Posted by david b.
on August 31, 2012
Architectural essentials of Apple AppStore
AppStore and iTunes security flaws
MITM attack workflow and consequences
The Search field on Apple.com domain’s front page actually had cross-site scripting.
Non-customized vanilla for iOS appliance has security flaws as well
Even the standard web security wasn’t really done right, they have insecure cookies that get leaked over HTTP when you surf, so it’s not strictly HTTPS only. You can take over simply sessions because the tokens are not solid. You have cross-site scripting all over the place. And there’s this whitelist that says: “Those domains can install software on your device, and those domains can actually charge you”. This whitelist, of course, includes HTTP-only sites, and from anywhere in the world, from any web page in the world, you can just redirect the browser to itms-apps://xss.url, and that essentially fires the AppStore app. So first of all, you can start this AppStore app. Now, the only thing you need is control over something that’s in the whitelist. What do we call that in security terms? Cross-site scripting
. So what did we do? We looked for XSS on Apple.com domain, we went as far as the first front page because the Search field actually had cross-site scripting.
Arbitrary app installation using XSS
So, XSS in the Search field – are you kiddin’ me? Yes, that’s the way it is. And then, on a same regular browser now you would have the issue of injecting all the code that is needed to download, buy and install an application. A regular browser just ignores stuff that’s in a data:URL. And in data:URI you can actually encode the content right in the URI; the same browser does not use that as a source for an iFrame for example.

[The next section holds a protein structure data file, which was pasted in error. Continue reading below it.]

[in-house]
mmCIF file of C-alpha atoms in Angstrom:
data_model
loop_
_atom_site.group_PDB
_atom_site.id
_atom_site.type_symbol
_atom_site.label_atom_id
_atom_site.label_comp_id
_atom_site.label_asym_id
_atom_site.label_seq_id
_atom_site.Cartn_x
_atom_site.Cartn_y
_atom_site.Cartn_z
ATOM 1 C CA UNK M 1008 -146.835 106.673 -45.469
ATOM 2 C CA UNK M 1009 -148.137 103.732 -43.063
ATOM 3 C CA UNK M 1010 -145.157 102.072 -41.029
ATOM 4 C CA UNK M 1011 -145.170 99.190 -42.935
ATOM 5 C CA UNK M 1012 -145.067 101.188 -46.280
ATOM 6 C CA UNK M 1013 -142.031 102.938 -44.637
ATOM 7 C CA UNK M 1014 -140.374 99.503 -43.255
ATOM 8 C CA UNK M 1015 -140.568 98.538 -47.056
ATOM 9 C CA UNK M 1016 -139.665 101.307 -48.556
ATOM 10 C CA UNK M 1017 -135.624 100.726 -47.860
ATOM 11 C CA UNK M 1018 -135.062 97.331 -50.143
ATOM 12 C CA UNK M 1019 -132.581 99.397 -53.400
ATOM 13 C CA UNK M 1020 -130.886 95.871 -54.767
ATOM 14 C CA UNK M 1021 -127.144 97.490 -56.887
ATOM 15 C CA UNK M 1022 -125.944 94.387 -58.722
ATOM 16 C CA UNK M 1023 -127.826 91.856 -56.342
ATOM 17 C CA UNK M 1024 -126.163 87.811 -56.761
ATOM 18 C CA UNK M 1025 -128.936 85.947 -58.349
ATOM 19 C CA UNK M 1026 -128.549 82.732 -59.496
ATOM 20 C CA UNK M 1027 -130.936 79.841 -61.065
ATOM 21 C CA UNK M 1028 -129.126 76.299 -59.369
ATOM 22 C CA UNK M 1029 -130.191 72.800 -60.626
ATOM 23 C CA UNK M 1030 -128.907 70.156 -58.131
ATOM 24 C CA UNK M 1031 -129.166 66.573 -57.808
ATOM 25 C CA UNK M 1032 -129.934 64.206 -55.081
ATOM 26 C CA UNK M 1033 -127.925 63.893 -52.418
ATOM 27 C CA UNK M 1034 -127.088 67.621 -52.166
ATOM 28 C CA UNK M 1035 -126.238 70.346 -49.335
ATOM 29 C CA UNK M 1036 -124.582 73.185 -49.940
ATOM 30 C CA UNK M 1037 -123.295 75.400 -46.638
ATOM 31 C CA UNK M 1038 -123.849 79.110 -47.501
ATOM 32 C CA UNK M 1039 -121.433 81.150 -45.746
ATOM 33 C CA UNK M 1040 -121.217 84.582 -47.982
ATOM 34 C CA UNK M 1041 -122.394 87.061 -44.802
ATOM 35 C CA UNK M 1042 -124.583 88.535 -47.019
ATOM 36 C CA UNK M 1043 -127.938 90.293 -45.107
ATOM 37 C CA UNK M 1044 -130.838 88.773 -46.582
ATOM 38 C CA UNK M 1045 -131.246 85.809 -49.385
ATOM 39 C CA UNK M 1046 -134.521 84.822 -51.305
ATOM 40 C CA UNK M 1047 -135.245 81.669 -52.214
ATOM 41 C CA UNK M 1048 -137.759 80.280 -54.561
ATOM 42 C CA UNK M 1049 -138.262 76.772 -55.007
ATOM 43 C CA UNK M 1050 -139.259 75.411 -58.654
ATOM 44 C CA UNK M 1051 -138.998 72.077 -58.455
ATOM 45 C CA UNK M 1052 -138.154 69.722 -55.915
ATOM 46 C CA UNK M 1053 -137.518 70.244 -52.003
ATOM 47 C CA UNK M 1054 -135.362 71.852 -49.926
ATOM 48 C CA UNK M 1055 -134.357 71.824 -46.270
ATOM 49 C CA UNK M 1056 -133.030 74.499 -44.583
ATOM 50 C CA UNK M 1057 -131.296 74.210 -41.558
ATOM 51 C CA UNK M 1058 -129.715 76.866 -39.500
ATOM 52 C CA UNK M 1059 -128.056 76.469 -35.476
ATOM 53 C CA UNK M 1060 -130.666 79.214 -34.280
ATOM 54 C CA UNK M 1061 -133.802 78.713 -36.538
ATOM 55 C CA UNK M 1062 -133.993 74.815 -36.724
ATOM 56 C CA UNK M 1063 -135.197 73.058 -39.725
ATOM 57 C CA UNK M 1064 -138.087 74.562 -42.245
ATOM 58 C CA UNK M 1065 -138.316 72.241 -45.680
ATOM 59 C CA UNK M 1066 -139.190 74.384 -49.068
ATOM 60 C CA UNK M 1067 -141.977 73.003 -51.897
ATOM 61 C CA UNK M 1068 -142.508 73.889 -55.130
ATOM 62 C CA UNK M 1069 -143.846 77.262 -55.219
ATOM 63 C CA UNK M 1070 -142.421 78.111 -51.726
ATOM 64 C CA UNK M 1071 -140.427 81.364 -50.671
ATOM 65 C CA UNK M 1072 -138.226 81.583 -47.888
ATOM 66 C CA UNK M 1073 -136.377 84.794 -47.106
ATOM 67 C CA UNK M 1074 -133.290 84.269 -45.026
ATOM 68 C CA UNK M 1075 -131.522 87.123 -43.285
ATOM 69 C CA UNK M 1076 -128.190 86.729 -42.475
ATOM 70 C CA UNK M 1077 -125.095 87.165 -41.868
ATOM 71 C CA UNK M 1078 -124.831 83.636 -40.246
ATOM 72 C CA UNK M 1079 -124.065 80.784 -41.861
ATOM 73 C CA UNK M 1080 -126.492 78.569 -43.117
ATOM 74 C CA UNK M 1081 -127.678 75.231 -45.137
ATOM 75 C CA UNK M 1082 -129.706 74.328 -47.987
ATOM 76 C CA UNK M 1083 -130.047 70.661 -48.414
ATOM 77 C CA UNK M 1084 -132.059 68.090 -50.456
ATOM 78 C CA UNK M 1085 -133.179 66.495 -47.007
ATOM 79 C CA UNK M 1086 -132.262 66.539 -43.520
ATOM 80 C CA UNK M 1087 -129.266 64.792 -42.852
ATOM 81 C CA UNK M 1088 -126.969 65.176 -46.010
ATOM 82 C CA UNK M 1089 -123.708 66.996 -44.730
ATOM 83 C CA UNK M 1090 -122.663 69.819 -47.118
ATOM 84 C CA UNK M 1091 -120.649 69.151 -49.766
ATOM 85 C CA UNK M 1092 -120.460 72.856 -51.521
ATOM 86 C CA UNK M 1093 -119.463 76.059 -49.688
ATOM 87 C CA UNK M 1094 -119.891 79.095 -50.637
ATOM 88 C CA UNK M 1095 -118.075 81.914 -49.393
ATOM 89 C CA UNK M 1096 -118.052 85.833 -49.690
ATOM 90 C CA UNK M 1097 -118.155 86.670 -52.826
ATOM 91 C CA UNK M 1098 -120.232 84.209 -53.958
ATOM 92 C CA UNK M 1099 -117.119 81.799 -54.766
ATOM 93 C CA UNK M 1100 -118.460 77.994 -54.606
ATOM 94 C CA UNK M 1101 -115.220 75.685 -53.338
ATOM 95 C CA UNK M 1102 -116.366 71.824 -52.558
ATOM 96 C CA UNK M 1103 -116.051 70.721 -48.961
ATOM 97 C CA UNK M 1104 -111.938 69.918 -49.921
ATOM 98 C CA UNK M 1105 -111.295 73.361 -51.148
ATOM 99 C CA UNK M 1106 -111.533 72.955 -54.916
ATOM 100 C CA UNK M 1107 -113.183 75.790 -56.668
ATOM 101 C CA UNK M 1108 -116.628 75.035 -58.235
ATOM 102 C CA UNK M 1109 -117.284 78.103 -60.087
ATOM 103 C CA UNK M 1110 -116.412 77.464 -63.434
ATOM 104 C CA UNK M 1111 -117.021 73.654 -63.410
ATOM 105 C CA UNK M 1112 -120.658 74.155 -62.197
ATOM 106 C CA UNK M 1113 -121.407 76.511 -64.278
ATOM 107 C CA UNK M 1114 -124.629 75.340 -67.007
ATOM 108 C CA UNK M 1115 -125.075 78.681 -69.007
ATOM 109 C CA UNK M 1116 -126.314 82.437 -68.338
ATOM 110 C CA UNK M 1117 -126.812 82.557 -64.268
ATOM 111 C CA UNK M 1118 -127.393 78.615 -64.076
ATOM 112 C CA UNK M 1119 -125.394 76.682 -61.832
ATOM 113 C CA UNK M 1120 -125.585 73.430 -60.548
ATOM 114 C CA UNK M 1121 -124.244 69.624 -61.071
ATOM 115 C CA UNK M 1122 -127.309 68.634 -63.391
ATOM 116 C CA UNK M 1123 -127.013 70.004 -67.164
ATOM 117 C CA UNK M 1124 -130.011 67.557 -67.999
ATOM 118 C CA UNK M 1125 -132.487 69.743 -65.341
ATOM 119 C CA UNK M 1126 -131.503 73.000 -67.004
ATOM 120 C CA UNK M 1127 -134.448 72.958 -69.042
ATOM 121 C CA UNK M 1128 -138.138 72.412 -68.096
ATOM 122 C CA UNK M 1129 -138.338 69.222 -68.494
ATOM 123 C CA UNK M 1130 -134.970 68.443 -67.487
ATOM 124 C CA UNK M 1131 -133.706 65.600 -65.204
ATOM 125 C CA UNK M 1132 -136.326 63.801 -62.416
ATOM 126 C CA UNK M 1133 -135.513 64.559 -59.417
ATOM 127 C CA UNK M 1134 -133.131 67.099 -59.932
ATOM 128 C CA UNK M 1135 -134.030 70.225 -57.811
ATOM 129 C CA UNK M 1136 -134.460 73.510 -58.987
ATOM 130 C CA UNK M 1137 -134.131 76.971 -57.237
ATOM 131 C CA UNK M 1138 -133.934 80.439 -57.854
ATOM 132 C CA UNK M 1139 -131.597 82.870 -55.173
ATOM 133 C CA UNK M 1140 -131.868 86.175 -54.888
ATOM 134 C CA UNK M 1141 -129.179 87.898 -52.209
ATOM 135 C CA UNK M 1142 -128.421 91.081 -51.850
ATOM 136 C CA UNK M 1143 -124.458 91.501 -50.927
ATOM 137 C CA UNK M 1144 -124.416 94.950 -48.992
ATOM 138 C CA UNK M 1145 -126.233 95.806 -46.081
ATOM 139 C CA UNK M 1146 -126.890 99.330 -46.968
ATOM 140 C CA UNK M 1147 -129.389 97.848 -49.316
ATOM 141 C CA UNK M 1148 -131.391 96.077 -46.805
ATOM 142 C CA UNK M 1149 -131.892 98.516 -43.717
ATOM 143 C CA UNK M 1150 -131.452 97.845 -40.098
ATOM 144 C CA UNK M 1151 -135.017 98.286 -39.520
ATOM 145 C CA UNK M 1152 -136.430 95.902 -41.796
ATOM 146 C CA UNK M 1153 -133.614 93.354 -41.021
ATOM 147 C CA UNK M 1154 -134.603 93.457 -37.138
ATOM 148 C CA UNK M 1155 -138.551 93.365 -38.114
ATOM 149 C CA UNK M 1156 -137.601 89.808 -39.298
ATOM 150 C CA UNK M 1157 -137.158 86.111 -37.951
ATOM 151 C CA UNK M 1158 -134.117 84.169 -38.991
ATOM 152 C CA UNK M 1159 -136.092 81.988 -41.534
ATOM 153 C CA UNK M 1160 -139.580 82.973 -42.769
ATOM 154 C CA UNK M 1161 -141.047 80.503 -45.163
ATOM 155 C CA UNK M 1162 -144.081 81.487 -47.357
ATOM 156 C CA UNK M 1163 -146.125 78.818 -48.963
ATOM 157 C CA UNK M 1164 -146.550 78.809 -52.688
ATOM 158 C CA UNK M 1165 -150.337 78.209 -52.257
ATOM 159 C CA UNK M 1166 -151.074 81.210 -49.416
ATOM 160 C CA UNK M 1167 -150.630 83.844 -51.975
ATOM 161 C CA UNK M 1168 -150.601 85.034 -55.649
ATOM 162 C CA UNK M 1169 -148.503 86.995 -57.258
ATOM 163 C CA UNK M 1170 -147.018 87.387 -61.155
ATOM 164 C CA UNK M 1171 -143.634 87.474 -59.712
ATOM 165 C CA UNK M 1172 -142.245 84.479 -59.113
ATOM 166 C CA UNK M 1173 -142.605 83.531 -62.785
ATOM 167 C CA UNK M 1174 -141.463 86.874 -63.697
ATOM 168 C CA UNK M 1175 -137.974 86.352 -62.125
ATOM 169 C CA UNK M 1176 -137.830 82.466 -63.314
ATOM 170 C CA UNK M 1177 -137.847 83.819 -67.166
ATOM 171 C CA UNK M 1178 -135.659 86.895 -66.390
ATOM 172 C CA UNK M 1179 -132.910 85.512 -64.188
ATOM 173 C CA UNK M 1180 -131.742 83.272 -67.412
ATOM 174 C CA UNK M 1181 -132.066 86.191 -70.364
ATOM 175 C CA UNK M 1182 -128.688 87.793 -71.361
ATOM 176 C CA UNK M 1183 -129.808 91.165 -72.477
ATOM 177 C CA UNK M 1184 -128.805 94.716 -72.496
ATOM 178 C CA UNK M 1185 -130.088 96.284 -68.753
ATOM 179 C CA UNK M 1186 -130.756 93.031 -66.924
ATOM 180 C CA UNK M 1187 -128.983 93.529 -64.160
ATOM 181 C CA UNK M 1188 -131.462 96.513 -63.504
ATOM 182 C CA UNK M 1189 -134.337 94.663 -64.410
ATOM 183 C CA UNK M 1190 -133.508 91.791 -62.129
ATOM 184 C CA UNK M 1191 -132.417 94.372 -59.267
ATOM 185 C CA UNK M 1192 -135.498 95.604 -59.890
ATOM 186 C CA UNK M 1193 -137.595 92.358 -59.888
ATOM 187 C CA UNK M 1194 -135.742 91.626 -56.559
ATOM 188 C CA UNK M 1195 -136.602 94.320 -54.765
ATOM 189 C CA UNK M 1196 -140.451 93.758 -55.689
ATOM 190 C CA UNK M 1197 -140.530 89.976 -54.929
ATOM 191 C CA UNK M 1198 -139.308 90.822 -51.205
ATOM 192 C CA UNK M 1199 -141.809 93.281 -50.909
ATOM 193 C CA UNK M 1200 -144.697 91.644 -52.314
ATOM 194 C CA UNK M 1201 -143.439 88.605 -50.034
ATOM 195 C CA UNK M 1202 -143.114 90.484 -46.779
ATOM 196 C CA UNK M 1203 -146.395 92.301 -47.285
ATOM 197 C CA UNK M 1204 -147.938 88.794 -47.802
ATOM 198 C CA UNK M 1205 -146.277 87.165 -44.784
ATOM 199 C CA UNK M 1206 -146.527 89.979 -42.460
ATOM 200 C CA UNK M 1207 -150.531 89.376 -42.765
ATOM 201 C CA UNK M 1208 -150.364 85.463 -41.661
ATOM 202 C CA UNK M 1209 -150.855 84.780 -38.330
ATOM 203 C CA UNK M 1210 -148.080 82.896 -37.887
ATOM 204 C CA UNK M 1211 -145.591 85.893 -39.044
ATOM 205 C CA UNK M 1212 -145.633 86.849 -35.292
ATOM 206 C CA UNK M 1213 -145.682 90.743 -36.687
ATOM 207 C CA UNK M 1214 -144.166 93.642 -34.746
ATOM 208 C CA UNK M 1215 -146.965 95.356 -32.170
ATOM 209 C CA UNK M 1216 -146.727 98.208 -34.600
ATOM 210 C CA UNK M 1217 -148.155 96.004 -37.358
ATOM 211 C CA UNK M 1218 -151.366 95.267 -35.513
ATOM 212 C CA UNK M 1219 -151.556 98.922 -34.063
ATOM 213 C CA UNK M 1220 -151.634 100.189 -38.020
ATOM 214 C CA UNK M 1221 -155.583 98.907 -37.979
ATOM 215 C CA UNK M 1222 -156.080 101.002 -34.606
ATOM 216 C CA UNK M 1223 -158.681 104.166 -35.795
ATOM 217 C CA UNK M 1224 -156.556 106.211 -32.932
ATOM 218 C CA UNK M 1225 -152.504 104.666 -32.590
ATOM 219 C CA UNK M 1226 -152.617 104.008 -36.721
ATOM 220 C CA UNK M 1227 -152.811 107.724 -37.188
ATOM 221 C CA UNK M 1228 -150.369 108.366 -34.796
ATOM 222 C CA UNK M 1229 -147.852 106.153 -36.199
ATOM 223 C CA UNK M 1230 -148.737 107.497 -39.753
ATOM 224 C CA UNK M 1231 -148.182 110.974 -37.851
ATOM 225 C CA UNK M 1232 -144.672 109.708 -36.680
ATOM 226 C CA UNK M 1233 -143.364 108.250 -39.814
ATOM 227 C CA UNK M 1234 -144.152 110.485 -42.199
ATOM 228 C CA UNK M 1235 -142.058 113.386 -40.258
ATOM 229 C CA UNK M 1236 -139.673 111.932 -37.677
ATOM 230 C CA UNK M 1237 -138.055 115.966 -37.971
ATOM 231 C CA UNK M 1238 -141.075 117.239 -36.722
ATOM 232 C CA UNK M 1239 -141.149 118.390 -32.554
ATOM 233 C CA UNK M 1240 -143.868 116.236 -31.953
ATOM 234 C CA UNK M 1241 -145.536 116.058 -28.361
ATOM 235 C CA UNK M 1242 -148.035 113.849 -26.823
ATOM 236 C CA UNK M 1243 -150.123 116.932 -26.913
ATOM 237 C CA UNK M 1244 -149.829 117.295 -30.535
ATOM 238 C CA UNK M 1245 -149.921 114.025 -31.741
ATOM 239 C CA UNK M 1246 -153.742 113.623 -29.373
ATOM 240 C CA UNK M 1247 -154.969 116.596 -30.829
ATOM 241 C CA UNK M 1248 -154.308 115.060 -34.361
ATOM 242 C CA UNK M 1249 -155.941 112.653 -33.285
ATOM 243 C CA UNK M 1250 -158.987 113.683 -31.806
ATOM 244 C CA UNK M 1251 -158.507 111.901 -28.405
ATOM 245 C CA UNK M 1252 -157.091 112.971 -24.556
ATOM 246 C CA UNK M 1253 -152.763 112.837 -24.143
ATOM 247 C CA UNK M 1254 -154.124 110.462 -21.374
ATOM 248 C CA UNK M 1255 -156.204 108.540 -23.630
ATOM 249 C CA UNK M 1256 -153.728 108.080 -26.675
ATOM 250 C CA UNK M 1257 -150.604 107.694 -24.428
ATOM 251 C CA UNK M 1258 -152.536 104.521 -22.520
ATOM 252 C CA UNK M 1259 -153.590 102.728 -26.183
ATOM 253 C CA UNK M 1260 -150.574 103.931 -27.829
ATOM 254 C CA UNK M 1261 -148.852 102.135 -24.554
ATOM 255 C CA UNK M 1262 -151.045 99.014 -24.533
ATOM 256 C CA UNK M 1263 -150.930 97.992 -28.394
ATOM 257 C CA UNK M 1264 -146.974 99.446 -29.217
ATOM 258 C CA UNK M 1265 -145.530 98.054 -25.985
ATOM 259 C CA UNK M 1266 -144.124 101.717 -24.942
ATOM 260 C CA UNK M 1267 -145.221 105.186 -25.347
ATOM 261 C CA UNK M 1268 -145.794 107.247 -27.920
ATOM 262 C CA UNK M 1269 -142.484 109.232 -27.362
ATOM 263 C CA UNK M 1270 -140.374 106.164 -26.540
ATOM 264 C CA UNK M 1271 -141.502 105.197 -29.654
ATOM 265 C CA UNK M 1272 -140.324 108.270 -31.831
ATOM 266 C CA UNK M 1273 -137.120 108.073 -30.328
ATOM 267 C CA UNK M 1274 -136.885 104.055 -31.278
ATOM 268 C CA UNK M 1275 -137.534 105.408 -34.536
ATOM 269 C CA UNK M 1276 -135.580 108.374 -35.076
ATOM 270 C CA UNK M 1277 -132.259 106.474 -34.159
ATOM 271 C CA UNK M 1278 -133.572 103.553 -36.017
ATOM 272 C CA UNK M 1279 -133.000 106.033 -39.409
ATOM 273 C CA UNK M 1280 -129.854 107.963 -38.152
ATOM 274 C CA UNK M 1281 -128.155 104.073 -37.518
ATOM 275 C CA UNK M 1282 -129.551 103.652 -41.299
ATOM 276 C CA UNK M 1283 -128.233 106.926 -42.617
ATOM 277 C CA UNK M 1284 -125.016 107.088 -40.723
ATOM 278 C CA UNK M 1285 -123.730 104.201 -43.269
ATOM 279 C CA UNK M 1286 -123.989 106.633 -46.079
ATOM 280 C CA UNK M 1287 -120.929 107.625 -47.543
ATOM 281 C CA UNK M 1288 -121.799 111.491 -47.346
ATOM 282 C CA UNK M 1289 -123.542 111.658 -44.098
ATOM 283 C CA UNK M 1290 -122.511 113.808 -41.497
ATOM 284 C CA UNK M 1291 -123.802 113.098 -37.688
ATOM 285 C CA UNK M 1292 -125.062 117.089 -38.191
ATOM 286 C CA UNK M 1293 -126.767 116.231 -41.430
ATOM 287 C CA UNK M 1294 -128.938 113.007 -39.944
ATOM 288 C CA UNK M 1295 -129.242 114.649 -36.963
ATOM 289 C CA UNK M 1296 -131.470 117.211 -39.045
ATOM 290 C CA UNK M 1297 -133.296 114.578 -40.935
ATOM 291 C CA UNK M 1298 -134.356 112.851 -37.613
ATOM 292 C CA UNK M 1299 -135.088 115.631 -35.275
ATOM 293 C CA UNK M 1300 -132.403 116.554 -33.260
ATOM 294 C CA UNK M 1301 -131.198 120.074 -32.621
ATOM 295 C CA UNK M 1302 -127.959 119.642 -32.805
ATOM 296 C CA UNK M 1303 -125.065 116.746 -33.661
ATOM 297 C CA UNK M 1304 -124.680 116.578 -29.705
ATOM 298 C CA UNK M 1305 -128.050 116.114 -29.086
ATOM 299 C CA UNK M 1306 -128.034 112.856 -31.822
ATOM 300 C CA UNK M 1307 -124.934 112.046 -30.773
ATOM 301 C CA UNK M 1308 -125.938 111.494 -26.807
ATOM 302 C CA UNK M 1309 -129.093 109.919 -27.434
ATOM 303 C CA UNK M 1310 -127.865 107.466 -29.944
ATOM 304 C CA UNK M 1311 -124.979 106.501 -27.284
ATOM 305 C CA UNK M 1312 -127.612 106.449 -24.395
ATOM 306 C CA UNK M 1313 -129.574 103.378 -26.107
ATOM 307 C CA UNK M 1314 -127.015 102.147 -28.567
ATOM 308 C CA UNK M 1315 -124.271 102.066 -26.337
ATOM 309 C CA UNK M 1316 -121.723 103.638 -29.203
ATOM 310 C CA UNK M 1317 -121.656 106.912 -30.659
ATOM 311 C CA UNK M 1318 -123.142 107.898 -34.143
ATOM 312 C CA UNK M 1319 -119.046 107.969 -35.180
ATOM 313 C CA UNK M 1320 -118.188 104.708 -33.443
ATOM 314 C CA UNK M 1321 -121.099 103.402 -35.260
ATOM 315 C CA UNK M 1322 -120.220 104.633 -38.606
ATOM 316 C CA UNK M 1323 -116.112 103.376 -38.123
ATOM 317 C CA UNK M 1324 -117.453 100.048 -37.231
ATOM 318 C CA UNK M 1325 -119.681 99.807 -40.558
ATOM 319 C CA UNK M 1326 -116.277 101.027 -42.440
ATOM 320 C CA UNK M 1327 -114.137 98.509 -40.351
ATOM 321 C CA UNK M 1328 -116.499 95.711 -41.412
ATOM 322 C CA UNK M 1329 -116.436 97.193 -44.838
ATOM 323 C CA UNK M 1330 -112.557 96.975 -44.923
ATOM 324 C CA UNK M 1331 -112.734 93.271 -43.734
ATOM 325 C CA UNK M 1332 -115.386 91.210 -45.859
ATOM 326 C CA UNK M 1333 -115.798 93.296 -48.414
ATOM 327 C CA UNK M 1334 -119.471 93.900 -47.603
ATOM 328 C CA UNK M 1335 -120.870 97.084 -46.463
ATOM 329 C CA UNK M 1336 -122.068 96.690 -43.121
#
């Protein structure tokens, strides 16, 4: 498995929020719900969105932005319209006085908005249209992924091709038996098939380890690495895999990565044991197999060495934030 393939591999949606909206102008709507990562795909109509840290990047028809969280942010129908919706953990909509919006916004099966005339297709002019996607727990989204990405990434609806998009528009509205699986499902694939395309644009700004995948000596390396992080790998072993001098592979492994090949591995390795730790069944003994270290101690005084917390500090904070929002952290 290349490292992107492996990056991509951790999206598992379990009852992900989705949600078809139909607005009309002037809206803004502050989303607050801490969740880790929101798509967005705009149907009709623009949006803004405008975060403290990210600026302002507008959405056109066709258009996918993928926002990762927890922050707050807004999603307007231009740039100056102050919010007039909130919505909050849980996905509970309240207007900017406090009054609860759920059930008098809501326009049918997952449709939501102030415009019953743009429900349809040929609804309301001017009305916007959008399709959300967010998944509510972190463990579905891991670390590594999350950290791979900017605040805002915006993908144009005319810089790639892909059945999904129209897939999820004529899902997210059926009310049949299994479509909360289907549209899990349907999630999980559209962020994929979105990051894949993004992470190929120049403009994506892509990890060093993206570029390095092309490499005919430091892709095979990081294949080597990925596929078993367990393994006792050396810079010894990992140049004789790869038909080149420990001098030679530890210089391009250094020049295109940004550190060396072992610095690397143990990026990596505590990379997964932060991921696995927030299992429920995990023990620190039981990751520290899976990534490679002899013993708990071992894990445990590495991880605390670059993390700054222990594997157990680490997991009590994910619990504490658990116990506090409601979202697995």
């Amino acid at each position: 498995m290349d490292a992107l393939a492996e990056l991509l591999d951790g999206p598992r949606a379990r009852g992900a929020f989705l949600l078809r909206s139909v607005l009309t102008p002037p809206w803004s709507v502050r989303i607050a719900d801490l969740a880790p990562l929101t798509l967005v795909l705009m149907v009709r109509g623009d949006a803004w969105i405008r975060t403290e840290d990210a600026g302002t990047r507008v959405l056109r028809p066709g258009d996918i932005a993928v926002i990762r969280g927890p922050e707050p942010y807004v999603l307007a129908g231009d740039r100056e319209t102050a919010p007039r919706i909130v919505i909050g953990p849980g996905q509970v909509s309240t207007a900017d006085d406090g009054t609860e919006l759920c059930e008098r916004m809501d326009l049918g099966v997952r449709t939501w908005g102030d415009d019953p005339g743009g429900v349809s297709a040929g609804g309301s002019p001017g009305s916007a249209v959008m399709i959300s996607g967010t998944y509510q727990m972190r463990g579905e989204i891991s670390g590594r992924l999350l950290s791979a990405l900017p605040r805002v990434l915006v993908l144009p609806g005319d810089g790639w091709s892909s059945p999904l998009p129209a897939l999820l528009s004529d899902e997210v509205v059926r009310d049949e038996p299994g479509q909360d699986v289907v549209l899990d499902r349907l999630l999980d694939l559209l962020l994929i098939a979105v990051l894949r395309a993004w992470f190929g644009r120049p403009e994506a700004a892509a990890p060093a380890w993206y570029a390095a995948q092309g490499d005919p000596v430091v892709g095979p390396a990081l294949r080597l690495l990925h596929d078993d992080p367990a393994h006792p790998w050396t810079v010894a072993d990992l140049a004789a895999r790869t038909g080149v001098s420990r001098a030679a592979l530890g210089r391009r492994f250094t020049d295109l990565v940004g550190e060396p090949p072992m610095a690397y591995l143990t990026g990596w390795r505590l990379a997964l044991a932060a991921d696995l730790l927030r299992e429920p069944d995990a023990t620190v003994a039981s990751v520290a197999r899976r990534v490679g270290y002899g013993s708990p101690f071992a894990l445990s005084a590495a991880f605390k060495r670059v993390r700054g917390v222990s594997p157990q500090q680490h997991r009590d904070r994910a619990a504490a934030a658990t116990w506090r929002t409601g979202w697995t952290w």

Search field on Apple.com exploited with cross-site scripting
Now, the thing is the AppStore app isn’t the same browser, so what you can actually do is you can create a very long data:URL that you put into this cross-site scripting, and encode all the stuff that is needed to buy, download, install and run an application. This is how that looks (see image to the right)
. You build a regular link, it could be auto-forwarding or whatever; and then you base64 encode everything in here, and that actually buys and installs an application. Now, when we told Apple about this, guess how they fixed it. They fixed the cross-site scripting. So if you want to use that same attack today, you need to find a cross-site scripting
anywhere on Apple.com – and you’re good. They only fixed the XSS in the Search field and were done with it. Okay, well, that’s a way to go.
Pitfalls of using Apple devices
What that means is, obviously, Apple has a lot of power about your devices, and if you’re using those devices – fine, but keep in mind that because there’s someone controlling the content and the availability of applications, they control your view of reality on that client platform. So unless you have another computer (real computer), that is actually a lot of control of your reality view. For the attacker, it just means physical access is always gonna be a bitch, like there’s no damn way that Apple in a foreseeable future will secure the devices against physical access. And also, don’t be surprised if you have more applications installed after you visited Starbucks than you had before. It’s just too easy to do.
Read previous: Apple vs. Google Client Platforms 2: Apple iPad Security Architecture
Read next: Apple vs. Google 4: Chromebook Security and Integrity Protection
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